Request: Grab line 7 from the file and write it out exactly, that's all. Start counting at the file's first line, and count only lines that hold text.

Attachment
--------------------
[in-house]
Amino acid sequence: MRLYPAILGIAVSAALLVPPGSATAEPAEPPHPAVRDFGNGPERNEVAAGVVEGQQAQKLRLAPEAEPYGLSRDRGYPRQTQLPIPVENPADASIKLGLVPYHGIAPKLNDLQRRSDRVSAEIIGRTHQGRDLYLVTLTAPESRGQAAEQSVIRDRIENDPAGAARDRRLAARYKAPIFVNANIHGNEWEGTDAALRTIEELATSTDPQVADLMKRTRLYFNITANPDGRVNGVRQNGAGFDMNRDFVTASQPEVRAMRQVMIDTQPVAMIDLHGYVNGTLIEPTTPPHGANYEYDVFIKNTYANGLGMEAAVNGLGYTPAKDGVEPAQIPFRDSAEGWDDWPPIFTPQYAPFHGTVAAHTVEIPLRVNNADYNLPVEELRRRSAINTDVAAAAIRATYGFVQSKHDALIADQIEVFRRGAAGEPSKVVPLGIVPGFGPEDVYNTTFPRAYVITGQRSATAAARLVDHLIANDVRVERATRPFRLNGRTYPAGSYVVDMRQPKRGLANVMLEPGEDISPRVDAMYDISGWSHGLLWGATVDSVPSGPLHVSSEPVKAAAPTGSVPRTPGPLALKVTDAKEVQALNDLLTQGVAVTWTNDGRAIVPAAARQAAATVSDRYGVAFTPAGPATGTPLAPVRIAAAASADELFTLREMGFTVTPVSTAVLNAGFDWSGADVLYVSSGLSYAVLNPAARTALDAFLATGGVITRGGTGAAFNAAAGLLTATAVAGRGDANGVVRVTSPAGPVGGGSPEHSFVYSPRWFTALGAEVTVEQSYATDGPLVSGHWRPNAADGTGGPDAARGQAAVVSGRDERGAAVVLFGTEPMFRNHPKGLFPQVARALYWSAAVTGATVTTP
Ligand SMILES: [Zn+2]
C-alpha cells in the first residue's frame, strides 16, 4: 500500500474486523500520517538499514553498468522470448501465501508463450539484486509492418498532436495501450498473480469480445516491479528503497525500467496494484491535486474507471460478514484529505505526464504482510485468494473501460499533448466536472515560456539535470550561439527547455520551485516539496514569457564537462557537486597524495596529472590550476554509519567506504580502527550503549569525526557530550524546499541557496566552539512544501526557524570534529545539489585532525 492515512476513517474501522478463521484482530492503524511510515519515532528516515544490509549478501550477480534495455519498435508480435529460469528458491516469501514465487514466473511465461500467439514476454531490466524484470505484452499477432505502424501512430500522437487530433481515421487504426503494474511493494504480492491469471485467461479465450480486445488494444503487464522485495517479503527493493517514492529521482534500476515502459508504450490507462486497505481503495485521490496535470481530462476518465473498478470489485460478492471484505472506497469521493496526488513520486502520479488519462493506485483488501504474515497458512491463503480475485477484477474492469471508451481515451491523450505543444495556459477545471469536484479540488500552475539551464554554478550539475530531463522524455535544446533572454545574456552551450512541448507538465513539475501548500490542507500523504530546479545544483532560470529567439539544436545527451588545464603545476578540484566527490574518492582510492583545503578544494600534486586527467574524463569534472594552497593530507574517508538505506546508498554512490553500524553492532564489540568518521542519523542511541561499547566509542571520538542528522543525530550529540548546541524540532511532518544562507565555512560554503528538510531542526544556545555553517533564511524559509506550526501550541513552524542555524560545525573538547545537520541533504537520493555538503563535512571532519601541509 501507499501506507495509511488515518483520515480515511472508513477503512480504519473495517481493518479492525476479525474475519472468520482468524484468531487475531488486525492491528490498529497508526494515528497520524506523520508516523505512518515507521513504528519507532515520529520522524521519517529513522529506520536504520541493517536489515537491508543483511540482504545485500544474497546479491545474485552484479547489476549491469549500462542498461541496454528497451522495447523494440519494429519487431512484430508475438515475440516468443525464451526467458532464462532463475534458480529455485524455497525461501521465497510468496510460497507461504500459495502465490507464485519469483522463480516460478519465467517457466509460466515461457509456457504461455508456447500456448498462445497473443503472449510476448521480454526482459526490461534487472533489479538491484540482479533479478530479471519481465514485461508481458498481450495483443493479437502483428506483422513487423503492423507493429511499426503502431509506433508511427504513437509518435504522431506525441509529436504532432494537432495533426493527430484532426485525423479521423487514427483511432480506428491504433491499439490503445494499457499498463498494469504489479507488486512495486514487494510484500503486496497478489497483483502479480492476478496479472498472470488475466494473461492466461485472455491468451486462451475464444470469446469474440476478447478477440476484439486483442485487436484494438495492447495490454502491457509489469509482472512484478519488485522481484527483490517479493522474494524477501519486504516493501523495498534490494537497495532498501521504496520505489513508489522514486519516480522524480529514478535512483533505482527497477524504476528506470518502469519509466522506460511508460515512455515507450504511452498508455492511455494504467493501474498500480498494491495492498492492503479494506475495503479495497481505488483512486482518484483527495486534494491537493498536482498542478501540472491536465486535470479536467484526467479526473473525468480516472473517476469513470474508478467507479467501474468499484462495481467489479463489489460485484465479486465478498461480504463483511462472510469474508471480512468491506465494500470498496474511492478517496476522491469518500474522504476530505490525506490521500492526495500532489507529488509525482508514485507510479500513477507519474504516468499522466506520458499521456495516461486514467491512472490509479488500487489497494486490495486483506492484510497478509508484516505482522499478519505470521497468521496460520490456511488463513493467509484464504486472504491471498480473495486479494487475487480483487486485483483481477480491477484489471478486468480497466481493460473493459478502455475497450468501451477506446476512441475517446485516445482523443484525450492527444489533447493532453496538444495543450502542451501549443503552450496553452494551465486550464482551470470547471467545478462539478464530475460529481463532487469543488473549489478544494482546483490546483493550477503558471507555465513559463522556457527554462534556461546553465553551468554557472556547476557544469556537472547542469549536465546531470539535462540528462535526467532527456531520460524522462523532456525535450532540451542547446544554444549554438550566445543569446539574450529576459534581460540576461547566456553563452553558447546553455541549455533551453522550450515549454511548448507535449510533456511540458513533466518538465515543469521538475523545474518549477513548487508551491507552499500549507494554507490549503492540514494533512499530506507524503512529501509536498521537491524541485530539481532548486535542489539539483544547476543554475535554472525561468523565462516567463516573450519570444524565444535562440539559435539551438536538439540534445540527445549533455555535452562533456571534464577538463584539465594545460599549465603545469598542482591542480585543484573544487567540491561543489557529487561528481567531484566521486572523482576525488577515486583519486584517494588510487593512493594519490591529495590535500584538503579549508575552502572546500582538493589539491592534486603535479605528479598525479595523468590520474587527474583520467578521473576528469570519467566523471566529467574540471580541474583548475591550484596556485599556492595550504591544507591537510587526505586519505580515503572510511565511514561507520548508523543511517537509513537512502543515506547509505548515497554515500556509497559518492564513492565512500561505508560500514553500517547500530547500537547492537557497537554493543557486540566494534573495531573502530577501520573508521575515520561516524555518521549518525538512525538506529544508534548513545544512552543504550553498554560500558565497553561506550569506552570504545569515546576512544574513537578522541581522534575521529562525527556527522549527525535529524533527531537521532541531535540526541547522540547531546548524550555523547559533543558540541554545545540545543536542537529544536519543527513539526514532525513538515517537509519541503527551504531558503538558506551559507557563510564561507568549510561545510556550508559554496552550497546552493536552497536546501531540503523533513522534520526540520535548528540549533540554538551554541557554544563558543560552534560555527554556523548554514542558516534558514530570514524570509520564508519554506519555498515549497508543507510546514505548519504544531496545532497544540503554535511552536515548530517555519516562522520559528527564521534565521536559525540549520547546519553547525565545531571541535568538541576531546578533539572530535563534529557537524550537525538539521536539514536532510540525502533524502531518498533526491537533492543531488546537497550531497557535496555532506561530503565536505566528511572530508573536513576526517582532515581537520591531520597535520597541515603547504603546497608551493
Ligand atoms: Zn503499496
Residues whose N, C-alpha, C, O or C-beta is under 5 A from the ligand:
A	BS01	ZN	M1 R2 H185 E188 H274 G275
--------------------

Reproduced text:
A	BS01	ZN	M1 R2 H185 E188 H274 G275